Sony WF-C700N Review

Sony WF-C700N Review

The WF-C700N is one of Sony’s more affordable alternatives to their flagship, the WF-1000XM4. However, it still comes with ANC technology and a handful of extra features. How does the WF-C700N perform in terms of functionality and sound? And does it approximate the performance of the pricey WF-1000XM4?

What’s In the Box?

Unboxing the Sony WF-C700N

Look and Feel

The Sony WF-C700N earphones have a sleek and minimalist design, seeming to focus entirely on simplicity and functionality. The earbuds are small and compact, and I had no problems with comfort. They have button controls that allow you to adjust volume, skip tracks, and answer calls. The charging case, while not particularly fancy, is small and portable enough. The earbuds and charging case are made of simple matte plastic, but they feel reasonably sturdy and durable. No complaints here.

Sony WF-C700N has a small size and comfortable fit.

Sony WF-C700N is made from sturdy plastic.

Design and Functionality


Compared to Sony’s more expensive WF-1000XM5, the ANC on the WF-C700N may not be as robust. It is effective at reducing low-frequency noise from sources such as heaters or computers, but it may not completely eliminate sounds like typing or coughing.

Battery Life

The WF-C700N provides a 7.5 hours of single playback, with an additional 7.5 hours of charge in the charging case. Compared to Sony’s more expensive flagship model, the WH-1000XM5, which offers up to 30 hours of battery life, it seems the WF-C700N is a little lacking in this department.

Call Clarity

I didn’t encounter any issues with call clarity on the WH-CH720N. Both ends of the call were clear and audible. While it may have been a bit more challenging to communicate in noisy environments, I did not experience any dropped signals during my usage.

Bluetooth and Audio Codecs

The WH-CH720N utilizes one of the latest Bluetooth codecs, version 5.2, which should, in theory, result in fewer dropped signals and smoother transmission overall. In my personal experience, I did not encounter any signal interruptions even while using the headphones in the busy streets of Manhattan. However, it’s worth noting that these headphones only support the SBC and AAC codecs and do not offer more advanced options such as LDAC or aptX.

IPX Rating

The earbuds are IPX4 rated, meaning they are water-resistant and sweat-resistant, making them suitable for use during workouts or in rainy weather.

Extra Features

Similar to other Sony wireless earphone models, the WF-C700N comes with a dedicated companion app that enables users to control a few settings, such as toggling between ambient and ANC modes (which can also be done using the earphone buttons) and enabling voice assistant. The app also includes a feature known as “Adaptive Sound Control,” which detects the user’s activities and automatically adjusts the ambient sound filtering accordingly. For instance, the amount of ambient sound that you’ll hear while working in an office will differ from the amount you’ll hear while traveling on a train.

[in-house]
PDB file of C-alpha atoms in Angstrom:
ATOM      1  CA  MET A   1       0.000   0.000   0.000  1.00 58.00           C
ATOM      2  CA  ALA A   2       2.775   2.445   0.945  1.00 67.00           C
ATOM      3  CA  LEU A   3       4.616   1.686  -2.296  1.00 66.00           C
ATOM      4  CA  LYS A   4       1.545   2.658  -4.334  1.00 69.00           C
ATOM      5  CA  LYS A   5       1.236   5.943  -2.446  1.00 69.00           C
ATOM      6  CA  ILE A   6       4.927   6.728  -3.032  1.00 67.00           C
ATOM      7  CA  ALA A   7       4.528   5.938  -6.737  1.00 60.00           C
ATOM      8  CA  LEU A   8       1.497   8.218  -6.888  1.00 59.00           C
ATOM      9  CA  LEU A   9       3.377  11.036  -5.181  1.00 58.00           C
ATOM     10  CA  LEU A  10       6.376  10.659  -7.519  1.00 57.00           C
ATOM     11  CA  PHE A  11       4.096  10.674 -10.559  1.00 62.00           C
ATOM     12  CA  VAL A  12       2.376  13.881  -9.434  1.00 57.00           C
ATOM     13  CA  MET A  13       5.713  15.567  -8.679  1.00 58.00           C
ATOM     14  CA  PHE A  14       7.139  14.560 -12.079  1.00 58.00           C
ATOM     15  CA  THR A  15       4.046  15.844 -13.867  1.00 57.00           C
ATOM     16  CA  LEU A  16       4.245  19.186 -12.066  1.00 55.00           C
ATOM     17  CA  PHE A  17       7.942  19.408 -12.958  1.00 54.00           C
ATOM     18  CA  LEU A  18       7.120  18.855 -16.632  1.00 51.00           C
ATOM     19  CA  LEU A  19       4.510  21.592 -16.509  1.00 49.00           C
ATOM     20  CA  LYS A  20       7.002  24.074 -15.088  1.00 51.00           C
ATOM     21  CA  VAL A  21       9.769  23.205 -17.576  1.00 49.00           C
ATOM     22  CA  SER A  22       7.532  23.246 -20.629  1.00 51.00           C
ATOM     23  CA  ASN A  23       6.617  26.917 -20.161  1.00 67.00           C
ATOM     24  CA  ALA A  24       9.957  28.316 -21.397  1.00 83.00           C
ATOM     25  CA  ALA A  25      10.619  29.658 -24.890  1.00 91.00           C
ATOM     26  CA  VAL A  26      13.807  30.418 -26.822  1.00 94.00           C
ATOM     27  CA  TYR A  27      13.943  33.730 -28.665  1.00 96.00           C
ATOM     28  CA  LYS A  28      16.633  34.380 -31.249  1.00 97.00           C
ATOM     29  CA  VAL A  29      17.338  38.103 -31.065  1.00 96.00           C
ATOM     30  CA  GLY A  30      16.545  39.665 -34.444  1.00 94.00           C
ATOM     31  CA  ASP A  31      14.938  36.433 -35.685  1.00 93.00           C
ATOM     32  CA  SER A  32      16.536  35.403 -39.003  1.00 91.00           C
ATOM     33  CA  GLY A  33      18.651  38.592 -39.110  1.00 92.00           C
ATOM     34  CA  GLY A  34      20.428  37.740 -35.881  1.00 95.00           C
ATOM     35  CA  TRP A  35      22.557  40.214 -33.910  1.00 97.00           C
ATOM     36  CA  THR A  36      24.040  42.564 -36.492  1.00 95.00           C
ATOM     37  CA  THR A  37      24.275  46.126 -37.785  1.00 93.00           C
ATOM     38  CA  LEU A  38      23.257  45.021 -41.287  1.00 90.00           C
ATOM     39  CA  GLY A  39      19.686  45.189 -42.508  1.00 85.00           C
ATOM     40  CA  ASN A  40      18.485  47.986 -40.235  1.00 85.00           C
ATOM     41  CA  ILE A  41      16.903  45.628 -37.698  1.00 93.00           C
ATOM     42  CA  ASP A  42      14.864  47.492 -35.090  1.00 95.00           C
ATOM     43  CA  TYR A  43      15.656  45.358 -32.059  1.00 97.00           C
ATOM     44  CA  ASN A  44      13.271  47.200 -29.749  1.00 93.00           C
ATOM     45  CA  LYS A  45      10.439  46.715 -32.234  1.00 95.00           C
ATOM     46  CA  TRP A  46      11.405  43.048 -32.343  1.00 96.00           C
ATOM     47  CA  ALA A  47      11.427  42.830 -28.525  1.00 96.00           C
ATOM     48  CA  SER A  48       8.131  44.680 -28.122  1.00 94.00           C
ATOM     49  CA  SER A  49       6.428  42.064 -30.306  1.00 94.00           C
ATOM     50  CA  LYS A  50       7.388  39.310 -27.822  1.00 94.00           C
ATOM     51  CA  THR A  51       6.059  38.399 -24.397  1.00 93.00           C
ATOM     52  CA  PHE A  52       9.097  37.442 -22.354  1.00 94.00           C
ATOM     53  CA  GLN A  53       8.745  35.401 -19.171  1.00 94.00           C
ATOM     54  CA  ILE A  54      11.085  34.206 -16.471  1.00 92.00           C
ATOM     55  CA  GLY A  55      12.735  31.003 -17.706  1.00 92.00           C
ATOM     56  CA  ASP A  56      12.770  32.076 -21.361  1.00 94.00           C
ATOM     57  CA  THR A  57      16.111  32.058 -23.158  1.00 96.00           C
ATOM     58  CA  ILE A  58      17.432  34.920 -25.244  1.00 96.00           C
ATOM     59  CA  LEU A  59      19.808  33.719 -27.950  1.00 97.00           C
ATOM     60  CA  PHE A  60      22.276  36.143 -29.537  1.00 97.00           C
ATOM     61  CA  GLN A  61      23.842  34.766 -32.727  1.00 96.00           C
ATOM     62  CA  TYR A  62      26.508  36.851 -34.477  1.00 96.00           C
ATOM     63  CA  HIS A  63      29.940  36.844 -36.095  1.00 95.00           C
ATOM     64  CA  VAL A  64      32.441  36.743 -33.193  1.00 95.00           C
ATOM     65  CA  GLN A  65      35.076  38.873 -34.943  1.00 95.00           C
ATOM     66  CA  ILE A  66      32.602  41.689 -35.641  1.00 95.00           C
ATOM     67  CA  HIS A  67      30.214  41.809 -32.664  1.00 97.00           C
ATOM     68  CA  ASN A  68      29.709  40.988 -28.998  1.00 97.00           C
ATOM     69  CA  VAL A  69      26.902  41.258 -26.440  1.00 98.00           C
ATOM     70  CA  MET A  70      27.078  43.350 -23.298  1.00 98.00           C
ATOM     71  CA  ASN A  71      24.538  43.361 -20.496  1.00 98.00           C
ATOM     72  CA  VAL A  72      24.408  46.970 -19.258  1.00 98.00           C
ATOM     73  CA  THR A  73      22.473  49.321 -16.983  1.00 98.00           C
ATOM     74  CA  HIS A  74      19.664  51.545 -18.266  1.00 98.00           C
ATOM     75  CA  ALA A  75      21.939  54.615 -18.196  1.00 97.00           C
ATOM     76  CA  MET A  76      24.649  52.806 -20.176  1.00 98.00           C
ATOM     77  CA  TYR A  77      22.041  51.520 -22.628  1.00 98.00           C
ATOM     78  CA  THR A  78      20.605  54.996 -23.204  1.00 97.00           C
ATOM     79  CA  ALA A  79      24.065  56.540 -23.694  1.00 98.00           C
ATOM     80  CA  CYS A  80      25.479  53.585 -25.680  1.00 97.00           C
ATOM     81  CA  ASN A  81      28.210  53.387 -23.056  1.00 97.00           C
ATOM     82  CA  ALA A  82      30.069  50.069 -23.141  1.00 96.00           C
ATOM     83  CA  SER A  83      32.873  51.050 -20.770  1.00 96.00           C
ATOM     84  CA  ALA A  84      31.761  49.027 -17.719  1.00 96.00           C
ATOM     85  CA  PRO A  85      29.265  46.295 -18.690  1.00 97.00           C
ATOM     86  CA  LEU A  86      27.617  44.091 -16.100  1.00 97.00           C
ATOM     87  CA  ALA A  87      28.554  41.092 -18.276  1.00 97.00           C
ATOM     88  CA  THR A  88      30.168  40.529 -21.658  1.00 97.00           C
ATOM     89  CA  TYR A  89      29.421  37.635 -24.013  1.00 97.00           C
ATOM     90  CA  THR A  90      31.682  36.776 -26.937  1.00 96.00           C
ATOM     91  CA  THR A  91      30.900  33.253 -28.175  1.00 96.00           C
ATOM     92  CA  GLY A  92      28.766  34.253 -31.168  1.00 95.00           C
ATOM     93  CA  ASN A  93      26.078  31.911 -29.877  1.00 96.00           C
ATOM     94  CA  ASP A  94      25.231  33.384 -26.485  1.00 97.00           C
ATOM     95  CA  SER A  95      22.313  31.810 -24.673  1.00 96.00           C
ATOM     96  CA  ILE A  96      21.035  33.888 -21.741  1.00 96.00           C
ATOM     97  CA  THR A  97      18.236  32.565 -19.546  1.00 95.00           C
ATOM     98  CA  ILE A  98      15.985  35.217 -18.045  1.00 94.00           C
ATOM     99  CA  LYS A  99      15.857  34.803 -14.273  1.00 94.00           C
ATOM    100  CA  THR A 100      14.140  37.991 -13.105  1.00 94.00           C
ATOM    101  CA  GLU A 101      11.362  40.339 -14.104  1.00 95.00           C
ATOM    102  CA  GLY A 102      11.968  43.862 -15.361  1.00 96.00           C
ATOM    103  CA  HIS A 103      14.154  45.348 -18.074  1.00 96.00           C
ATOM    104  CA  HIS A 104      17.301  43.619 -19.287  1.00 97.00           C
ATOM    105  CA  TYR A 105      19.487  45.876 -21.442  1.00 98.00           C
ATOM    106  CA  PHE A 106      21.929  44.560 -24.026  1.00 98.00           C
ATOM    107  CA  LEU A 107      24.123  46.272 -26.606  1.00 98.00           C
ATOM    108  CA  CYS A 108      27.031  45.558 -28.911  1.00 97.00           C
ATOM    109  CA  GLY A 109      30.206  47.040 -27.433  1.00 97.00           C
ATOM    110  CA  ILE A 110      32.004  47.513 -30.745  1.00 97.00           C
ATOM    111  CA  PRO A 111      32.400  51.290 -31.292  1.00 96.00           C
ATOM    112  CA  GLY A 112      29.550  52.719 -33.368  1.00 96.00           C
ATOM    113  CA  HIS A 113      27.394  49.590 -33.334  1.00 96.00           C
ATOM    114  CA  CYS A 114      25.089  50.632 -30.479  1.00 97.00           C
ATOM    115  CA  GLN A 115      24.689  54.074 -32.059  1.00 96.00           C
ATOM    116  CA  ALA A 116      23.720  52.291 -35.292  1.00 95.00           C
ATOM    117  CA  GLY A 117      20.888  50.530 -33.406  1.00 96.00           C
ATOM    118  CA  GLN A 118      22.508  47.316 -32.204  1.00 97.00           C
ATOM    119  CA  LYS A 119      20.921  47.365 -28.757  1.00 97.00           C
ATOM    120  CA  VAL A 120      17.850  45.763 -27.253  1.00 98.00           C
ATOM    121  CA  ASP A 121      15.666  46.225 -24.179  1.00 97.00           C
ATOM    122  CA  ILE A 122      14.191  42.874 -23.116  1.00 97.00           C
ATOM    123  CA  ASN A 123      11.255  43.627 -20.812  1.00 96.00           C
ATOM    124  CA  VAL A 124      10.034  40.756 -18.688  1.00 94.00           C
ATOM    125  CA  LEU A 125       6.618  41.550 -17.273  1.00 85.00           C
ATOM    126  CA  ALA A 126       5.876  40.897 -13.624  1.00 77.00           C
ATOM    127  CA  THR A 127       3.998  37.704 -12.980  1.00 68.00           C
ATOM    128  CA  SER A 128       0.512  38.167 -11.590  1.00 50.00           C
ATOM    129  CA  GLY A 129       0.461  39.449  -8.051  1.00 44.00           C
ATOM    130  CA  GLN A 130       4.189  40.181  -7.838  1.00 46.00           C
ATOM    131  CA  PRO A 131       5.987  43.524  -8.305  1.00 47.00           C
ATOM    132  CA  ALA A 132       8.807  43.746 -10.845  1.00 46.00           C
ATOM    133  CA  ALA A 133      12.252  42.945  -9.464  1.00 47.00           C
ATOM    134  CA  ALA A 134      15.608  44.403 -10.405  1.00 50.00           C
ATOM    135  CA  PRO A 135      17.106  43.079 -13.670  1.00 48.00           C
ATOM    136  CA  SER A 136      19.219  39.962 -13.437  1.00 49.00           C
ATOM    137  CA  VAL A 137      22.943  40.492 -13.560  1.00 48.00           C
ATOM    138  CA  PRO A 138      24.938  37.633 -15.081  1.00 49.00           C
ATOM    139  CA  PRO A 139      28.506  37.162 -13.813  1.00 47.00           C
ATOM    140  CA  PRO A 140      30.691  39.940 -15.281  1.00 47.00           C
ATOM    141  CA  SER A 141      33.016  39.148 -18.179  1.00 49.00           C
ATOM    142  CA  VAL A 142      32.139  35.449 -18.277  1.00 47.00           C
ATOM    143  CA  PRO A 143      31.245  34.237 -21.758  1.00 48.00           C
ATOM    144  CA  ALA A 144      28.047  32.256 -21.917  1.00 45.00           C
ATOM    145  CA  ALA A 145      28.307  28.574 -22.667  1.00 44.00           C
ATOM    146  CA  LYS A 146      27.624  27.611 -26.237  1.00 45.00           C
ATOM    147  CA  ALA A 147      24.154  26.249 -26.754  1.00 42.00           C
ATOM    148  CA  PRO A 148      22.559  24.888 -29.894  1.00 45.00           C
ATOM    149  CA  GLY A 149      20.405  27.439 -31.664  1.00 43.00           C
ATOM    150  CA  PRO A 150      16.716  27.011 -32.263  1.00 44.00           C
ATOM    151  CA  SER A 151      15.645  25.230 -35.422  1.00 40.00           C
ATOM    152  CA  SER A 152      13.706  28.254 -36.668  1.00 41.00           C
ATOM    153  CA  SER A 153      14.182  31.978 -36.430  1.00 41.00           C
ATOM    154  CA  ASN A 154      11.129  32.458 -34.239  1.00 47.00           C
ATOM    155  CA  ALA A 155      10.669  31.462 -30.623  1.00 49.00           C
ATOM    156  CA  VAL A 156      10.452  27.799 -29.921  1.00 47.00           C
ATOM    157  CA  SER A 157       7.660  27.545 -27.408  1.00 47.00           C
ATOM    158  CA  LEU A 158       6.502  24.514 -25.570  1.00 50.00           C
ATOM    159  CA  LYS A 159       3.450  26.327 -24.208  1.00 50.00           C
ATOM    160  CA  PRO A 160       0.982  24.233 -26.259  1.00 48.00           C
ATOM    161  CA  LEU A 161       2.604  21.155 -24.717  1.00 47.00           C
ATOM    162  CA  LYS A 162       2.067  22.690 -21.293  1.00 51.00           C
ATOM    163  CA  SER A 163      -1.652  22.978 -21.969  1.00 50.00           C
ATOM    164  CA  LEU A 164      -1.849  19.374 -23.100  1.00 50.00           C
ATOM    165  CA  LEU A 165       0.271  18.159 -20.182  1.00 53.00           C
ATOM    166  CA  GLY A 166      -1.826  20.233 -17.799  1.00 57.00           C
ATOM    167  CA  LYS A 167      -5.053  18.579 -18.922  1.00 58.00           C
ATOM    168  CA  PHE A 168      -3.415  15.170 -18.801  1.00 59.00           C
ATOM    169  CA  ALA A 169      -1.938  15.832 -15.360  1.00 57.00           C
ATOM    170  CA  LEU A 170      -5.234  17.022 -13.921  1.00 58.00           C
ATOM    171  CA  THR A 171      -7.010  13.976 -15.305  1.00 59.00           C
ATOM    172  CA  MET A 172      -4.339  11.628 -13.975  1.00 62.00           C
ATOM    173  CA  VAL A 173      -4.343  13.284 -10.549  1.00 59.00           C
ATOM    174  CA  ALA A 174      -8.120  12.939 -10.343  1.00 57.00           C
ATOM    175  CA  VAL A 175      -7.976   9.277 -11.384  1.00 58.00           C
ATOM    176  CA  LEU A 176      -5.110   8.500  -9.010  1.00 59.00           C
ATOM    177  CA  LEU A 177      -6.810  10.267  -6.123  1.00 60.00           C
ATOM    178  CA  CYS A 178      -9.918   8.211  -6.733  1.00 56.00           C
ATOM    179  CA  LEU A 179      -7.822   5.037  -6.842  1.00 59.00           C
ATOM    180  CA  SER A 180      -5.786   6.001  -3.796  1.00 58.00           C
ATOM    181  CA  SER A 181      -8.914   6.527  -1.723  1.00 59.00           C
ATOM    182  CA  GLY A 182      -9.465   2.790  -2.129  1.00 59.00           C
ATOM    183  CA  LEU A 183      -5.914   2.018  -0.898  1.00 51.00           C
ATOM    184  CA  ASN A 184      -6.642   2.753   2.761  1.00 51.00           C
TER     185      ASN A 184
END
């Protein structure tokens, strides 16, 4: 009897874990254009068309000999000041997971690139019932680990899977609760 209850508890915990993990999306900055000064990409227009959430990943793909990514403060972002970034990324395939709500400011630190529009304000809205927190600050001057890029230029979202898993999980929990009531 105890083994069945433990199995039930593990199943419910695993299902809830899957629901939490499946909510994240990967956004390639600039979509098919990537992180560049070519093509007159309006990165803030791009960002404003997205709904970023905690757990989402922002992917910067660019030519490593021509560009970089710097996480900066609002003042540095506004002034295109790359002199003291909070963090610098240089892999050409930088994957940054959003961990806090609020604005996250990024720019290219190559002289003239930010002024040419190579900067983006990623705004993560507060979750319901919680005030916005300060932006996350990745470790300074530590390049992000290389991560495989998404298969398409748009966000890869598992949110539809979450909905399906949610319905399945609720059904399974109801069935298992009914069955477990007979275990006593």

The equalizer is possibly the best and most practical feature of the accompanying app. Similar to the WH-1000XM5, you have the option to customize your equalizer settings or utilize the recommended presets.

In addition, Sony offers a Reality Audio feature that delivers a more immersive, three-dimensional soundstage. However, it should be noted that this function is only compatible with select apps such as Tidal and Peer Tracks. Users of Spotify and other unsupported apps will not be able to use this feature. Despite this limitation, the Reality Audio feature is quite impressive and definitely worth trying out.

Sound Impressions


The WF-C700N delivers a reasonably engaging soundstage for wireless earbuds at this price point. Although instruments aren’t placed at soaring heights, there is a bit of depth to the stage, which feels intimate, while providing enough space between instruments to make it feel dimensional and immersive.


The low-end is characterized by a deep and punchy, yet clean bass response, without any noticeable muddiness or bleeding into the higher frequencies. Listening to bass strings in this range, they presented as smooth, rather than finely detailed. But the warmth and richness of the overall profile is certainly a crowd pleaser.


Quite an even-keeled balance here. The low-mids give body to the song, while the high mids avoid protruding out of the mix. So, vocals never sound harsh or too forward, it’s an easy listening profile overall. The mids also present a good level of clarity here, delivering cleanly defined instruments and decent transparency.


The highs convey a smooth and non-fatiguing sound, without any noticeable peakiness. This range feels rich and weighty, particularly in brass and vocal performances, with a velvety feel that adds a sense of depth to the sound. Despite this richness, the highs still provide enough detail to acoustic instruments, revealing nuances in timbre and tone. Don’t expect it to be super sparkly in this range. The high treble is slightly rolled off. But again, this makes for an easy listen.


The sound profile on the WF-C700N is engaging and well-balanced, with a punchy and clean low-end, even-keeled mids, and smooth, non-fatiguing highs. It may not have the resolution and ANC effectiveness of Sony’s flagship the WF-1000XM4, and the battery life could be better. But overall, the WF-C700N offers impressive features and performance for the price. 

You can buy the Sony WF-C700N at Audio 46.

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Gabby is a composer, songwriter and music producer who has worked in the music, film, and commercial industries for too long. You can hit Gabby up at